Experimental

Sample description

The Intact mAb Mass Check Standard (p/n 186006552) was reconstituted in water to a concentration of 2 mg/mL. N-glycans were released from a 15-μg aliquot of this murine mAb and labeled with RapiFluor-MS using a GlycoWorks RapiFluor-MS N-Glycan Kit (p/n 176003606) following the instructions provided in its care and use manual (715004793). RapiFluor-MS-labeled N-glycans were prepared for injection at a concentration of 0.5 pmol/μL (as a mixture in a solvent composed of 90 μL SPE eluate, 100 μL dimethylformamide, and 210 μL acetonitrile).

RapiFluor-MS High Mannose Standard (p/n 186008317) was reconstituted in water to produce a 5 pmol/μL solution. A series of spiked samples were then prepared by mixing RapiFluor-MS labeled glycans from Intact mAb Mass Check Standard with the RapiFluor-MS High Mannose Standard and water. In this way, four spiked samples containing 0.45 pmol/μL of sample-derived N-glycans were prepared along with varying concentrations of the high mannose glycans. Spiking produced samples with mannose-5 (M5) at a relative abundance ranging from approximately 0.2% to 2%.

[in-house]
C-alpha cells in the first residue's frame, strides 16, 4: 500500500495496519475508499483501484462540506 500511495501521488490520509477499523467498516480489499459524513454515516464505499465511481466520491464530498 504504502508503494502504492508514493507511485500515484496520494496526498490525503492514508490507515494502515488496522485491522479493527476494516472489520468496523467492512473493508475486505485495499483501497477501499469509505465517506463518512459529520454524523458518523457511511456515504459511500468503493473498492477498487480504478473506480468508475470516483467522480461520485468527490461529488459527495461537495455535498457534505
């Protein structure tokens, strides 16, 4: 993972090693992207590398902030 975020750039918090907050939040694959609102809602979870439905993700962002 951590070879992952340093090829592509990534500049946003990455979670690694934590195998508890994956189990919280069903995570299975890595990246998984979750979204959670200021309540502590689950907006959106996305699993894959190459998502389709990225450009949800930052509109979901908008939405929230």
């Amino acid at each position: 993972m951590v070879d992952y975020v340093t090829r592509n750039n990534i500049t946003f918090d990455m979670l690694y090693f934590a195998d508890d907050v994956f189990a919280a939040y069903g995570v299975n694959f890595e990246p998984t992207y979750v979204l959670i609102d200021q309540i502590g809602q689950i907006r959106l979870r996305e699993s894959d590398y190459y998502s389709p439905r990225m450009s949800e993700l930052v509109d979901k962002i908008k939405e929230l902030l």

RapiFluor-MS Dextran Calibration Ladder (p/n 186007982) was reconstituted with 100 μL of water to produce a 0.5 μg/μL solution. The GU assignments were calculated using a cubic spline fitting method and UNIFI 1.7 Software. 

LC conditions for RapiFluor-MS Released N-Glycans

Chromatographic separations were performed using the following conditions, unless otherwise noted:

Universal N-Glycan Profiling Method

LC system:

ACQUITY UPLC H-Class Bio System

Sample temp.:

10 °C